The City of Cape Town’s Transport and Urban Development Authority (TDA) has commenced with the preparatory work for the construction of two MyCiTi bus depots in Mitchells Plain and Khayelitsha. These depots form part of the roll-out of Phase 2A of the MyCiTi bus service which will serve 1,4 million commuters from the Metro South-east. Read more below:
The site for the two new bus depots is approximately 15 ha and is located on the corner of Mew Way and Spine Road, bordering both Mitchells Plain and Khayelitsha.
The purpose of the enabling works – among which major internal earthworks, perimeter fencing to secure the site, bulk services for the provision of water, sanitation, and electricity, as well as the upgrade of surrounding roads – is to prepare the site for the construction of the MyCiTi bus depots from where the vehicle operating companies will operate the service.
‘The enabling works contract is valued at approximately R73 million. We are currently busy with the design of the depot facilities which will consist of storage, parking, and fuelling facilities for the buses; office buildings, facilities for the personnel, and so forth,’ said the City’s Mayoral Committee Member for Transport and Urban Development, Councillor Brett Herron.
The local community from Mitchells Plain and Khayelitsha will benefit immensely from this investment.
‘Apart from the job opportunities and business opportunities to local residents and subcontractors, the roll-out of Phase 2A of the MyCiTi service will provide commuters from the area with an affordable, decent, and scheduled public transport service to Wynberg and Claremont,’ said Councillor Herron.
All City-related contracts require that the contractor provides temporary employment opportunities to local residents; and also that the contractor subcontracts services and goods from local businesses as far as possible.
‘In terms of this contract for the enabling works for the construction of two new MyCiTi depots at this site, the contractor is obliged to provide temporary employment opportunities to local residents to the value of 3% of the contract – thus, approximately R2,1 million,’ said Councillor Herron.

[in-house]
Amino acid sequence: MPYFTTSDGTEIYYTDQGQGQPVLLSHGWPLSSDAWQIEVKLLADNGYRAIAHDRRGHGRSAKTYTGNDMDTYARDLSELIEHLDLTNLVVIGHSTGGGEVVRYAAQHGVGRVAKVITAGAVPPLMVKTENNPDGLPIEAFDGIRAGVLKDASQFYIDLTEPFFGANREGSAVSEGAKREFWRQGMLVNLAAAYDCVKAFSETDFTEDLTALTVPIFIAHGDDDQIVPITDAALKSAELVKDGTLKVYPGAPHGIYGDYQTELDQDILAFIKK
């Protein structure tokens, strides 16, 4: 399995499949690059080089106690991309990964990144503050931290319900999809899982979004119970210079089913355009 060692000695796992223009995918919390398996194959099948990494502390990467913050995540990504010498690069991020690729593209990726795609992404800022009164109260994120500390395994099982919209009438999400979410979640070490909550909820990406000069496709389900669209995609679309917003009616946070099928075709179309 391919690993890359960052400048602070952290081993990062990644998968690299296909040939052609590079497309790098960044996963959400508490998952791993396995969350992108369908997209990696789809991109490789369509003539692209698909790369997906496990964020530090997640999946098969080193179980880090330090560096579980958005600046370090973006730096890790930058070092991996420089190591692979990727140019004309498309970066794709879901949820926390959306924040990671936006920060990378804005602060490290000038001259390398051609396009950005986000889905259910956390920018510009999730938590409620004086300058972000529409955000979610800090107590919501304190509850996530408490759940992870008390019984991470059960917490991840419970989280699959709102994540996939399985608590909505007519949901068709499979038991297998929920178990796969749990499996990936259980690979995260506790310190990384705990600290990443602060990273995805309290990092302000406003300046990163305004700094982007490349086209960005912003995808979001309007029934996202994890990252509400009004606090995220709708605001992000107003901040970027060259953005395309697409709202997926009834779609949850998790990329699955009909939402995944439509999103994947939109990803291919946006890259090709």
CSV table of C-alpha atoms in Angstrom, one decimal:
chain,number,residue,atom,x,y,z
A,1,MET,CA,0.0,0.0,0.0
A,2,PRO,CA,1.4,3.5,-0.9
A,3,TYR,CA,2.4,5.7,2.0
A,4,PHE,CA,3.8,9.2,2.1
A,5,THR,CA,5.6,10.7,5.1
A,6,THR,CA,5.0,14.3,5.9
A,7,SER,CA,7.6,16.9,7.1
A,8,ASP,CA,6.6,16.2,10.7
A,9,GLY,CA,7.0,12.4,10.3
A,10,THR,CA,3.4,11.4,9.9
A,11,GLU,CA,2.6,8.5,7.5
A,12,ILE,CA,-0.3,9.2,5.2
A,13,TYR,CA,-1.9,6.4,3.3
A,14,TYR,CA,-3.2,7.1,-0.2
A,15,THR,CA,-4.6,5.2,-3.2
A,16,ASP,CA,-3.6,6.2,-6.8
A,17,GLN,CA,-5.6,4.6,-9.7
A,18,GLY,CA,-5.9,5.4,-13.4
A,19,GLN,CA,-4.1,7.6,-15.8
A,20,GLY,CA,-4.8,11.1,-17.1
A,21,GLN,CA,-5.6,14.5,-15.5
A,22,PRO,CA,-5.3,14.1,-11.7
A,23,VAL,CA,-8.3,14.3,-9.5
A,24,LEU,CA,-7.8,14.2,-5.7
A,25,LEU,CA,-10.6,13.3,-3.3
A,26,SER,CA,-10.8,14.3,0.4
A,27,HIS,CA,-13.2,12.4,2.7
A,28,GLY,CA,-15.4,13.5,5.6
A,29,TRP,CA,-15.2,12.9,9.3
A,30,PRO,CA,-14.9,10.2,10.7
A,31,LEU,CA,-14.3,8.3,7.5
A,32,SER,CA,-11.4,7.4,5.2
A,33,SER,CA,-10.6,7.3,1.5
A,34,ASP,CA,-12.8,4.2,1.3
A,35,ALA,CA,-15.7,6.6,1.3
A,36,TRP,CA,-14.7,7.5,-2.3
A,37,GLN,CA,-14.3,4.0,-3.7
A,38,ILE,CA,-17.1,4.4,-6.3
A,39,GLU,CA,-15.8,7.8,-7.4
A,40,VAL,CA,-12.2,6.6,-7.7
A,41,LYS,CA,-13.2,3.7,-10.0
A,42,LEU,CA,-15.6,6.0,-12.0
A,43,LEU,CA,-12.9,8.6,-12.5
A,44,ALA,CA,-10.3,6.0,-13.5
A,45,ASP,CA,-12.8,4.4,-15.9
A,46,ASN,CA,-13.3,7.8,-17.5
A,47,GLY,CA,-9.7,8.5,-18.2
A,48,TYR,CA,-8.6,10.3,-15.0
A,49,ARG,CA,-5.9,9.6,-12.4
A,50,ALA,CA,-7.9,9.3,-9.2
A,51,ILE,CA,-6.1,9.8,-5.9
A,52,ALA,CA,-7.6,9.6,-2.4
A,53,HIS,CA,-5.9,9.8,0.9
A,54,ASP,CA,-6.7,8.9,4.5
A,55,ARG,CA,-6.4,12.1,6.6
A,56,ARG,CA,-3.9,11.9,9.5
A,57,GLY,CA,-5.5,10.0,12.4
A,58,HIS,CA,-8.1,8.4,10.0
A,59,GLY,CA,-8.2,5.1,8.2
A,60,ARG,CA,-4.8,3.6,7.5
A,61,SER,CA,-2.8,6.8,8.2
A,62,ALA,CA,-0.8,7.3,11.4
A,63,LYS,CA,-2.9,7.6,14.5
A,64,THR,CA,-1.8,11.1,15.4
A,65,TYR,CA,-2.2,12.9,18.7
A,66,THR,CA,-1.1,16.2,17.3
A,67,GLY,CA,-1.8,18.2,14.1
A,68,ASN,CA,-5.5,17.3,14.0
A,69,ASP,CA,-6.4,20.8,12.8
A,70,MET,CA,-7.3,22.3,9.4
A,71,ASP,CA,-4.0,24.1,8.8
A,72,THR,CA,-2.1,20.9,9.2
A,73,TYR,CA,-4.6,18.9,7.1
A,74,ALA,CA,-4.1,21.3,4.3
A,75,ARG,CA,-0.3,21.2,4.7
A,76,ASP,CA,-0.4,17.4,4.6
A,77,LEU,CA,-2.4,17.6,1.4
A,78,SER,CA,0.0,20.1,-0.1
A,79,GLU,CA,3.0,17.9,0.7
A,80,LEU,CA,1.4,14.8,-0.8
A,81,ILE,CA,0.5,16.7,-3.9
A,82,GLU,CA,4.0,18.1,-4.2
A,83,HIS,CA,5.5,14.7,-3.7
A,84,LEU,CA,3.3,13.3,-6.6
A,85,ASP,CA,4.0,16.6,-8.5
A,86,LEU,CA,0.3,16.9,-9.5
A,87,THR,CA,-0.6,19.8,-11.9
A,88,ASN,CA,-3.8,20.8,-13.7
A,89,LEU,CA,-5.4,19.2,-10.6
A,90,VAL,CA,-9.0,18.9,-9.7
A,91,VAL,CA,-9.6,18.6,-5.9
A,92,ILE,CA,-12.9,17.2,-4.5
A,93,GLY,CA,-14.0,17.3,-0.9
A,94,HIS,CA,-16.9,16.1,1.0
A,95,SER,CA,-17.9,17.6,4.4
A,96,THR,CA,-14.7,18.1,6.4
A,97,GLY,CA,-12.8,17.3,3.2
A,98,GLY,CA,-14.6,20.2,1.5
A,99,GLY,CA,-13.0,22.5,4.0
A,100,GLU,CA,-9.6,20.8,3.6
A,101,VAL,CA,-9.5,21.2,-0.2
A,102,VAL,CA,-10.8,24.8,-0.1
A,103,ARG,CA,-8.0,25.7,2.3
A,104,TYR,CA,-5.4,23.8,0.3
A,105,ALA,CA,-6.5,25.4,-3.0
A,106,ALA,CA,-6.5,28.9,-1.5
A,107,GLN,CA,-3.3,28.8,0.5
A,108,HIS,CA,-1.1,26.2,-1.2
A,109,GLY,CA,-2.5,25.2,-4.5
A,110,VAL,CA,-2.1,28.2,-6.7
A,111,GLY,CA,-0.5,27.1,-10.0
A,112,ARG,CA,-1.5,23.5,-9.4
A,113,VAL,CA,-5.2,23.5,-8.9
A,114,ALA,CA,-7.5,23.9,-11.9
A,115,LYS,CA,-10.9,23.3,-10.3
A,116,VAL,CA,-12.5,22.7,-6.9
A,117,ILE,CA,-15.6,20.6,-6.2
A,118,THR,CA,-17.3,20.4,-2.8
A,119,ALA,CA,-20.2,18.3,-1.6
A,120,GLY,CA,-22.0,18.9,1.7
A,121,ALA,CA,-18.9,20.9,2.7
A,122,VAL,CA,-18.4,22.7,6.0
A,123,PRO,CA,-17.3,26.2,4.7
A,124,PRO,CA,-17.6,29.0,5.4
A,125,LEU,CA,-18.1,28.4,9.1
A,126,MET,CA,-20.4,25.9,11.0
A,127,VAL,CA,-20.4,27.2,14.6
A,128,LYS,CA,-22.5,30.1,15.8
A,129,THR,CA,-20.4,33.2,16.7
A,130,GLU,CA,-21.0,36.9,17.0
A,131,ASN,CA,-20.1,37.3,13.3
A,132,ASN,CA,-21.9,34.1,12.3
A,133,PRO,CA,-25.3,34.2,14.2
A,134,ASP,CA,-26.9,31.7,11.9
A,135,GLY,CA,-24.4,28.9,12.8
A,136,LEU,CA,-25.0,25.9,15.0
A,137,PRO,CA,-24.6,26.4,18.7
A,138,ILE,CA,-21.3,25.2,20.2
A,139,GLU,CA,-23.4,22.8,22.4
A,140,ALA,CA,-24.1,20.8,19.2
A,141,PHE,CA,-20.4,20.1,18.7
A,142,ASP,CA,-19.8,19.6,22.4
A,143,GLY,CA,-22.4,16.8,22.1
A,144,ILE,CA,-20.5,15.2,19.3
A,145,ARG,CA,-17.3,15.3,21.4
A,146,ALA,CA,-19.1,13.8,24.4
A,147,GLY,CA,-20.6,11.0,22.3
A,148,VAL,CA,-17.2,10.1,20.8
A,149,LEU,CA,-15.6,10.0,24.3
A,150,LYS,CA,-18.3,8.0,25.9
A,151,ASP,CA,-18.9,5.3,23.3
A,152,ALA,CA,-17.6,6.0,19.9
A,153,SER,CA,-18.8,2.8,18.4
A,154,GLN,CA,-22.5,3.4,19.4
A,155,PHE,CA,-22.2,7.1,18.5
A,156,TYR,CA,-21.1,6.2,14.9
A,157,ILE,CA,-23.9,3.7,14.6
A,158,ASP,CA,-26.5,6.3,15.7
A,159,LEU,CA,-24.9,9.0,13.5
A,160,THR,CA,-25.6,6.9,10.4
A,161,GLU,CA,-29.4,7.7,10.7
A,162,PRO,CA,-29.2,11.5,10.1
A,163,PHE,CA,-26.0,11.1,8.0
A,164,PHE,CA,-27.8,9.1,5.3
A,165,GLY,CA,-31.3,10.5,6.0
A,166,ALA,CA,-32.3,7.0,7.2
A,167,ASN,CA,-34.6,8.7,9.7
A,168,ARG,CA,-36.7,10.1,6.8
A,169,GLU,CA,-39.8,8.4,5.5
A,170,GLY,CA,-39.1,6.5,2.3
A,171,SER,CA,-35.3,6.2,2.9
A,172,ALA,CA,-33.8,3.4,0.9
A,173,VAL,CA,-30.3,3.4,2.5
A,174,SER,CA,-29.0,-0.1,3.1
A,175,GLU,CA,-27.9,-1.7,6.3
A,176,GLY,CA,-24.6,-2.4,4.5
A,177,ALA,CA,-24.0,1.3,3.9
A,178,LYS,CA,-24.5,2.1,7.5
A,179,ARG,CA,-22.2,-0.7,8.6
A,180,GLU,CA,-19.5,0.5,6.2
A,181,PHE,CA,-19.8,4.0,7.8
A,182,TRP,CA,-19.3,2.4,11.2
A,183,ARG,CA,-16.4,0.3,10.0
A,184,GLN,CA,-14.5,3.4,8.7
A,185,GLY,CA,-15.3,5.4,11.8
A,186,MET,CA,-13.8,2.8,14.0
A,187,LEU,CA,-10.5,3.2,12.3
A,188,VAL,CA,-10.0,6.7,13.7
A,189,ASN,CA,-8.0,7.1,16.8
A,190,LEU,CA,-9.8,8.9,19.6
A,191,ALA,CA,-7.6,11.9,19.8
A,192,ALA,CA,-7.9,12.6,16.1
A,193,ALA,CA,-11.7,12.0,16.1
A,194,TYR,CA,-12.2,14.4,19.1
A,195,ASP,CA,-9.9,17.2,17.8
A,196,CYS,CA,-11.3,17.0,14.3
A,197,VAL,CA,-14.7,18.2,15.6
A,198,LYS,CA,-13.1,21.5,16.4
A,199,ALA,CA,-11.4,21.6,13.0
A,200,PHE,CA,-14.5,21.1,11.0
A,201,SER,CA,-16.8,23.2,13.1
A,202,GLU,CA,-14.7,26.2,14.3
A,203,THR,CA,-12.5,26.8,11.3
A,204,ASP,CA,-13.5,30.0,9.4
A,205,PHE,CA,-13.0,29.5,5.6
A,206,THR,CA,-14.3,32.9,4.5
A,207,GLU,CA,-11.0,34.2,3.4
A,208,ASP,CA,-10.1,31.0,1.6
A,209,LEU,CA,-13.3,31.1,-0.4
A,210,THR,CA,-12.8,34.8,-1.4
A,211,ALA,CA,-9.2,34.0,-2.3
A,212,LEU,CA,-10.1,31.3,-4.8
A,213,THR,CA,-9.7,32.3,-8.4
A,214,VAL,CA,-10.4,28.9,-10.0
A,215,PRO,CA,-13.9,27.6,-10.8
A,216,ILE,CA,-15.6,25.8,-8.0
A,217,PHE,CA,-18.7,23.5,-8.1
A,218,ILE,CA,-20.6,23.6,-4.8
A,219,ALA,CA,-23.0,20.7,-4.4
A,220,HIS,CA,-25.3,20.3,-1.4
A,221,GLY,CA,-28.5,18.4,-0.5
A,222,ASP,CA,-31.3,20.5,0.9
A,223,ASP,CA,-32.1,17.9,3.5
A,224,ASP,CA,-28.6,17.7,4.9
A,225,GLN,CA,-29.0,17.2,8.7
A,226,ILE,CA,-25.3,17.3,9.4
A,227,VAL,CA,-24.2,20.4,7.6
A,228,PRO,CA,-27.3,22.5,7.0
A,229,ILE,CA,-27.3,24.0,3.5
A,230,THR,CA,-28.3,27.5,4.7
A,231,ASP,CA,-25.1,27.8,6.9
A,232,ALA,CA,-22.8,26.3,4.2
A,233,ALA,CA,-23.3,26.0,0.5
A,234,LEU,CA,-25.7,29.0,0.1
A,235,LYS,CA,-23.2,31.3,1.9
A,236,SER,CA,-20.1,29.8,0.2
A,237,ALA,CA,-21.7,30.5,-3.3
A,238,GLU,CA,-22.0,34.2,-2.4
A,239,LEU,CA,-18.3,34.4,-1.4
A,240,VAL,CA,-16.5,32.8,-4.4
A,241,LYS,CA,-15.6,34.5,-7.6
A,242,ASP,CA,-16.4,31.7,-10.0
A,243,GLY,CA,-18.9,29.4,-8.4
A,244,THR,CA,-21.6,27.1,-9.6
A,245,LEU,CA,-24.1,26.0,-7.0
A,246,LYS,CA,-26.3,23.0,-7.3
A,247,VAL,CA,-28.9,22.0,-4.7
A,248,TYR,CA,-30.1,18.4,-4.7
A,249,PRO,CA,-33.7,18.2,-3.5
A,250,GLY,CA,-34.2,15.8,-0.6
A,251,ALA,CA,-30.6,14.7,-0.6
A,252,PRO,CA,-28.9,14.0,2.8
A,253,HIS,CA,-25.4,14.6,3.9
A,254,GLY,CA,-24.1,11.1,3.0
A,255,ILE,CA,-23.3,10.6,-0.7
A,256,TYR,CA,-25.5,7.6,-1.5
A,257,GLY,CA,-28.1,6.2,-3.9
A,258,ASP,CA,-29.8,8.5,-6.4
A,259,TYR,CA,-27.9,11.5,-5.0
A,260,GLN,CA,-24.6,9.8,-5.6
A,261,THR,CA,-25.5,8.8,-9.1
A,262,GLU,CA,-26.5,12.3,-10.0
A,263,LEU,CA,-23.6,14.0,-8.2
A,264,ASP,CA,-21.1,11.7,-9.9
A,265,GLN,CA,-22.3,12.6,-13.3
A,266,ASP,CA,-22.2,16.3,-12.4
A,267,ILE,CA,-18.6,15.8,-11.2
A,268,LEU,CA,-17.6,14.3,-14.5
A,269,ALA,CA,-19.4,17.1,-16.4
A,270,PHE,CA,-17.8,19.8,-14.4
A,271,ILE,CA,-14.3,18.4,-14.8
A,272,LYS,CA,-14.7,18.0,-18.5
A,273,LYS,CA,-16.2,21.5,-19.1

Also, the contractor is obliged to subcontract services and goods from local businesses amounting to 2% of the contract value, which in this case equals approximately R1,46 million.
‘Thus, there will be local job and enterprise opportunities during the current enabling works contract; for the future construction phase of the bus depots; as well as during the future depot operations. Job seekers are sourced from the local subcouncil database, so I encourage all residents seeking employment to please ensure that they are registered with the local subcouncil so that they can benefit from these opportunities. As for local subcontractors, the contractor will advertise for the goods and services, and local businesses will then have the opportunity to tender for the provision of the goods and services,’ said the City’s Mayoral Committee Member for Area East, Councillor Anda Ntsodo.
In the meantime, the TDA is commencing with the development of a Breaking New Ground (BNG) State-subsidised housing project in the vicinity of Lookout Hill, south of the False Bay College.
‘We will build 327 BNG houses on this site. The plans for the development have been approved. Also, the tender process for the appointment of a building contractor is underway. We hope to conclude this process by the end of the year so that the contractor can start with the building work as soon as possible,’ said Councillor Herron.
‘The City will host open days in the last week of August to inform the community about the project, employment opportunities, and so forth. More details will be announced closer to the time and we are looking forward to meeting with the residents and local businesses about this exciting project,’ said Councillor Ntsodo.